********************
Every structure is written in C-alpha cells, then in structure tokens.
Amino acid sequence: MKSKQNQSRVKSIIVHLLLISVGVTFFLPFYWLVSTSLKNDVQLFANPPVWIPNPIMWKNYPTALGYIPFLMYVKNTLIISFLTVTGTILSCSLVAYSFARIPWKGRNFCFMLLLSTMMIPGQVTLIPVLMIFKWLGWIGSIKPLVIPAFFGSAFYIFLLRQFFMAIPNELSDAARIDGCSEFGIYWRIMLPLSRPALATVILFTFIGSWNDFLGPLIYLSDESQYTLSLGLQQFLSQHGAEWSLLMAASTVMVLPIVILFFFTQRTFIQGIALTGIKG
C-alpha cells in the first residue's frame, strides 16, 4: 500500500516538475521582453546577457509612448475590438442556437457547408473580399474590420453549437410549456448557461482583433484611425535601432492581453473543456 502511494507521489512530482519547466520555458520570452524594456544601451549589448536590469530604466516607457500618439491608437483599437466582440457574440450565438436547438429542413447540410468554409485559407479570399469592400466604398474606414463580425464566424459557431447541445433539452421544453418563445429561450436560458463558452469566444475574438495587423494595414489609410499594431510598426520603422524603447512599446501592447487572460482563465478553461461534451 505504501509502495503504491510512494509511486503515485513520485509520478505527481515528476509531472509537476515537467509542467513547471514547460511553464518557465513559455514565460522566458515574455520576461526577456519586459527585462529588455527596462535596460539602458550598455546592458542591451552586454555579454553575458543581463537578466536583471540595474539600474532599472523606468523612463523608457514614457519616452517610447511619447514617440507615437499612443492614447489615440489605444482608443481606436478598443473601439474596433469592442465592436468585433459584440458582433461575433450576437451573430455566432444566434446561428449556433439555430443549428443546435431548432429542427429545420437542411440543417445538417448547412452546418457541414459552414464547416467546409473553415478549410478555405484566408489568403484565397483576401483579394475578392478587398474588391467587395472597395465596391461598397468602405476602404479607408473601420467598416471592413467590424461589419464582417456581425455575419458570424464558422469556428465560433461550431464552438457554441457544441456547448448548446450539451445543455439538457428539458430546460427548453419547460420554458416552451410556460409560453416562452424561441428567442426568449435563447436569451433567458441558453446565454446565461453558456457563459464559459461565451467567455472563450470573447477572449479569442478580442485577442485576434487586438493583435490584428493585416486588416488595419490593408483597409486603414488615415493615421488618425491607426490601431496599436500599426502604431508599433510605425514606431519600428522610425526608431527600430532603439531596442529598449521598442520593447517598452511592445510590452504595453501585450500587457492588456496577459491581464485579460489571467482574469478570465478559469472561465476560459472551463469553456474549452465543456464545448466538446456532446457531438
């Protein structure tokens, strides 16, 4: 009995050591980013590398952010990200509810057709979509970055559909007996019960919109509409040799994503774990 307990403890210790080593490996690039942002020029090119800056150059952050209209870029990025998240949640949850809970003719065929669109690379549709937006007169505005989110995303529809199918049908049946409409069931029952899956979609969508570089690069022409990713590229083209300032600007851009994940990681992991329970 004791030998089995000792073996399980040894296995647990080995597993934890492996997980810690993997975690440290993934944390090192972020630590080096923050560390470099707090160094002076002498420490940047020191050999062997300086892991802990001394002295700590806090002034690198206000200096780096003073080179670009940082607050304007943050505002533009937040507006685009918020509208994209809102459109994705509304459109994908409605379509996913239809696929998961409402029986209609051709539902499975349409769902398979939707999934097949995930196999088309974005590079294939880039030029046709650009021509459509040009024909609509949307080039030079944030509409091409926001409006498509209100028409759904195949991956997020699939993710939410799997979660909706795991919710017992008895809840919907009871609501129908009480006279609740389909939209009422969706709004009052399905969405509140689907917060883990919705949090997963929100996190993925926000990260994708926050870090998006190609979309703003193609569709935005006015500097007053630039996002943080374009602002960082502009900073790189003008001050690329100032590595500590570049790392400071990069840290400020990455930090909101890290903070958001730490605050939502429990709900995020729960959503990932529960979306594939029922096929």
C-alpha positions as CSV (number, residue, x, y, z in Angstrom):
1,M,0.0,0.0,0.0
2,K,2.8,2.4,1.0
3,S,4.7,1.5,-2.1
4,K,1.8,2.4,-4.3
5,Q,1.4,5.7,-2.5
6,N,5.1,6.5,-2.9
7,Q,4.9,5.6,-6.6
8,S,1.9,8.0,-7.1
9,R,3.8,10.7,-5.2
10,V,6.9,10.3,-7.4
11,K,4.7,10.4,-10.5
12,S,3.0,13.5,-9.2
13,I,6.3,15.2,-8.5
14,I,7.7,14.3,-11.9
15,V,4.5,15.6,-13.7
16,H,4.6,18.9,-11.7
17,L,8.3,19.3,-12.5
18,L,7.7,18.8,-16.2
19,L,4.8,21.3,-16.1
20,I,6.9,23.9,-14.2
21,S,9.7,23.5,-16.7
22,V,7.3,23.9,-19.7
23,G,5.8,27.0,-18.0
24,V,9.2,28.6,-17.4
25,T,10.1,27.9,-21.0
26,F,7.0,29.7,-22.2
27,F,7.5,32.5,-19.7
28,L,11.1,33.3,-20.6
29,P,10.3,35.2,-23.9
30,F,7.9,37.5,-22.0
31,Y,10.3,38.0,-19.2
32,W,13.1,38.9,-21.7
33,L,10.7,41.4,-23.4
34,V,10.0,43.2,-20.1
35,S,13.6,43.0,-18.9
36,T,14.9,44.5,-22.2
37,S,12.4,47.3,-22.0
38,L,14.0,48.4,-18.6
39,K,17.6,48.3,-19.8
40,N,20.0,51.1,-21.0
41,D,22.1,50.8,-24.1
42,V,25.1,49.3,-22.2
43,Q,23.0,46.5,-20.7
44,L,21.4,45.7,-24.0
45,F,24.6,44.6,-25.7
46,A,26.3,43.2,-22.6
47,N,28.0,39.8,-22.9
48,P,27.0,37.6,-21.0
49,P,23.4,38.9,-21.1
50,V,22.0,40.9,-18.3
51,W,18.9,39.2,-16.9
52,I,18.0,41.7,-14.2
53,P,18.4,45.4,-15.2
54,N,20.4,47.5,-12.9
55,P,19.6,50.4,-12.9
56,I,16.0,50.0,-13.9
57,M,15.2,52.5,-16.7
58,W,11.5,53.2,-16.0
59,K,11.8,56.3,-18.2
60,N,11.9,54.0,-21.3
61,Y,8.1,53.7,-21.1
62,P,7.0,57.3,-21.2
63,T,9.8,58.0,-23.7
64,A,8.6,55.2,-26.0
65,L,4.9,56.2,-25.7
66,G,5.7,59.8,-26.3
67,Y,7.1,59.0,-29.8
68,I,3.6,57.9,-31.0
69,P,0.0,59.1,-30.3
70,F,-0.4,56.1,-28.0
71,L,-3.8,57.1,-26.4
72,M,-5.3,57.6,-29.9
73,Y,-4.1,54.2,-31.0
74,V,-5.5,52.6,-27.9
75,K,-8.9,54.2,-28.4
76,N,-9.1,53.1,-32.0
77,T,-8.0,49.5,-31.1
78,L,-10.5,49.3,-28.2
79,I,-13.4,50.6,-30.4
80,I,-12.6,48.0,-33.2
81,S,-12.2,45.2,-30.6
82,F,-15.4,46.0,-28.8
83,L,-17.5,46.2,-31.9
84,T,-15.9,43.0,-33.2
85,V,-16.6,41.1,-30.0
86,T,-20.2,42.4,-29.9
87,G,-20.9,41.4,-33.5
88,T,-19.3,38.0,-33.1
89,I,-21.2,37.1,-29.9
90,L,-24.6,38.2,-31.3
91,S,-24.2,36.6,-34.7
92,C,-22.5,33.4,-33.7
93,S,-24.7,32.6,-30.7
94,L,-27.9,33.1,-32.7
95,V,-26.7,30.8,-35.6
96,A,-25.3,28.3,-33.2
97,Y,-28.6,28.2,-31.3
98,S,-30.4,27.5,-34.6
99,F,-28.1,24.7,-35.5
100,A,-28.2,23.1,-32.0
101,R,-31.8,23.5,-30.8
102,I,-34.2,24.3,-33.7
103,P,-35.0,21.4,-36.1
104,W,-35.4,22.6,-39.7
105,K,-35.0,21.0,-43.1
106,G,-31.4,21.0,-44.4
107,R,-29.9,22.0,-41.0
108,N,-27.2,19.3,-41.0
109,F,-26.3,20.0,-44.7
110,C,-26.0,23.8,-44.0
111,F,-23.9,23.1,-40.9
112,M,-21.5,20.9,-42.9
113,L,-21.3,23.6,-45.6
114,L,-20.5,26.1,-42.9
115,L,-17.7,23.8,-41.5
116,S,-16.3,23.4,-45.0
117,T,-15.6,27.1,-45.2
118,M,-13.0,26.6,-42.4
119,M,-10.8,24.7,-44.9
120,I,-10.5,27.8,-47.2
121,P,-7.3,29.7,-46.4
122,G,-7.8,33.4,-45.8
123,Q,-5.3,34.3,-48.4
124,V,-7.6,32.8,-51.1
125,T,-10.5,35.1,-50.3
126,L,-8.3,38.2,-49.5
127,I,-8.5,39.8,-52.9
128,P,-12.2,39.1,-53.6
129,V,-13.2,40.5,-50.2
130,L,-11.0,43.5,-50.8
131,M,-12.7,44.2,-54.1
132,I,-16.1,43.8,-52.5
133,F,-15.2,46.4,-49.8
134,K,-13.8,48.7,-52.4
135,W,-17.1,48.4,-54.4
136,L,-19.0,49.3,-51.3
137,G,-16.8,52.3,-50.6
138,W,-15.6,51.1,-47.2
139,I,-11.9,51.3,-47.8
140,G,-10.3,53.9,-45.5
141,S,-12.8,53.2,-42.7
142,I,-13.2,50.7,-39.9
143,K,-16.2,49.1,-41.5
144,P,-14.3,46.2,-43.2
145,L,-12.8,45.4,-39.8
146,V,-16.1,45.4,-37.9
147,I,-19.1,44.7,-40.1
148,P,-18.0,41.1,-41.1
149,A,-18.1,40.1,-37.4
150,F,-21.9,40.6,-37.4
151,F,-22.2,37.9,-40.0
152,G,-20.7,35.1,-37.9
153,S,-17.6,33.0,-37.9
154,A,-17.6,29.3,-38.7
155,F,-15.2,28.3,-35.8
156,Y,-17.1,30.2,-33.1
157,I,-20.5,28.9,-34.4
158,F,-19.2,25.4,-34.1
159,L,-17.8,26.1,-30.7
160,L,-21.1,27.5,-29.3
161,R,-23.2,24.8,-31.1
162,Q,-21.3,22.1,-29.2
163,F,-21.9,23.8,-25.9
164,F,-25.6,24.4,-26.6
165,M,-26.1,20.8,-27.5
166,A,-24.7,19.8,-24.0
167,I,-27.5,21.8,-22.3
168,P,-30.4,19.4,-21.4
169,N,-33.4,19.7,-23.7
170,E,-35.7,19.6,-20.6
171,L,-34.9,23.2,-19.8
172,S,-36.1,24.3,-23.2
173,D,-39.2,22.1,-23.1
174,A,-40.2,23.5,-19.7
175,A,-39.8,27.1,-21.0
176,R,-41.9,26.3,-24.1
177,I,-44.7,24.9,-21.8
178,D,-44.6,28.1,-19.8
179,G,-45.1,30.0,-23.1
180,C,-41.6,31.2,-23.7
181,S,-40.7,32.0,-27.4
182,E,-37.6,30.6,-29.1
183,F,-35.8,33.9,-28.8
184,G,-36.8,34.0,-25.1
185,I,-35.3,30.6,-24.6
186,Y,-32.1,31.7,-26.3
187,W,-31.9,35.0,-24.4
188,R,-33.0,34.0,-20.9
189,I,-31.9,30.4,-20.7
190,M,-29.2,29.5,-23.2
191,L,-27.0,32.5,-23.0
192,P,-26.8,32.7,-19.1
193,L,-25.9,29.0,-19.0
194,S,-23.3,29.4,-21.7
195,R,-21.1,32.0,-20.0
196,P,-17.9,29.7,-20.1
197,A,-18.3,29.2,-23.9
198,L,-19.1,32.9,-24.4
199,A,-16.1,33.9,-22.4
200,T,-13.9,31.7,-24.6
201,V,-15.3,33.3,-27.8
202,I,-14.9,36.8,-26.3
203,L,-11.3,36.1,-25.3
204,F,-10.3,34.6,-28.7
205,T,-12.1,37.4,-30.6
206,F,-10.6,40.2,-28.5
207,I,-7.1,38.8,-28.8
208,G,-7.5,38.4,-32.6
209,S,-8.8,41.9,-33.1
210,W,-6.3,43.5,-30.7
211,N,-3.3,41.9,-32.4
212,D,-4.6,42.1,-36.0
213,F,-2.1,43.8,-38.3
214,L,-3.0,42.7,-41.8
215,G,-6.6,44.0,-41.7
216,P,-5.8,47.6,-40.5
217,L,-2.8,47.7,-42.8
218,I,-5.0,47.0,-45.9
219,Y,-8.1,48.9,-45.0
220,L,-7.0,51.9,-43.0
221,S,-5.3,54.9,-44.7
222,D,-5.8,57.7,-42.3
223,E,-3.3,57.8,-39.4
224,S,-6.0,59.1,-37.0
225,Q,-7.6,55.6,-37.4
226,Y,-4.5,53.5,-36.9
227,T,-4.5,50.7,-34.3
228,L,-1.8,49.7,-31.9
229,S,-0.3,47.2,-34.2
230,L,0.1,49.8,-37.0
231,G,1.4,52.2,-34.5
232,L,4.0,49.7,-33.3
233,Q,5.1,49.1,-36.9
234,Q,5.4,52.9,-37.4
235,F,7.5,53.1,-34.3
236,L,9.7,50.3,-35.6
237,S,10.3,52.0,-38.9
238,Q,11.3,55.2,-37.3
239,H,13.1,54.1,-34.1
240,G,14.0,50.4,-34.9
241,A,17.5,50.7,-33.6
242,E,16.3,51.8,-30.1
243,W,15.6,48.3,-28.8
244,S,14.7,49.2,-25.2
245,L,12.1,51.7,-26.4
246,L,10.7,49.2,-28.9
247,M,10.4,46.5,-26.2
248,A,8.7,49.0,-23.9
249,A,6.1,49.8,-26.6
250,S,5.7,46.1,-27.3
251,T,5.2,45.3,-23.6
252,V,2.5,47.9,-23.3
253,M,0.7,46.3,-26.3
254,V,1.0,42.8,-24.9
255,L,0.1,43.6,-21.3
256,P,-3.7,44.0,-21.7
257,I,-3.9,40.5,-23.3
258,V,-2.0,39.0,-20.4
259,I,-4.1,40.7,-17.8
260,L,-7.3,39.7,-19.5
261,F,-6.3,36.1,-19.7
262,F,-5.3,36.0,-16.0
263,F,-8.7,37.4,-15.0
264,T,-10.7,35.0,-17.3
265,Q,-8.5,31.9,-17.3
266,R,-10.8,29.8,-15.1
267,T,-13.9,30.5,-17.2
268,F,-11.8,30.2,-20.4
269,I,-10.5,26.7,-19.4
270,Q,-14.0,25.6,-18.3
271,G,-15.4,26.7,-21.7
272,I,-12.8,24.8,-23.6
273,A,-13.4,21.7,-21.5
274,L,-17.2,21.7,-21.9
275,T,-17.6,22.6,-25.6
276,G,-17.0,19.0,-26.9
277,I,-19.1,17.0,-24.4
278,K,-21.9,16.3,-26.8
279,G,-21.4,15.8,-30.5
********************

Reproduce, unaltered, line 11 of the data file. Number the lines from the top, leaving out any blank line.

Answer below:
6,N,5.1,6.5,-2.9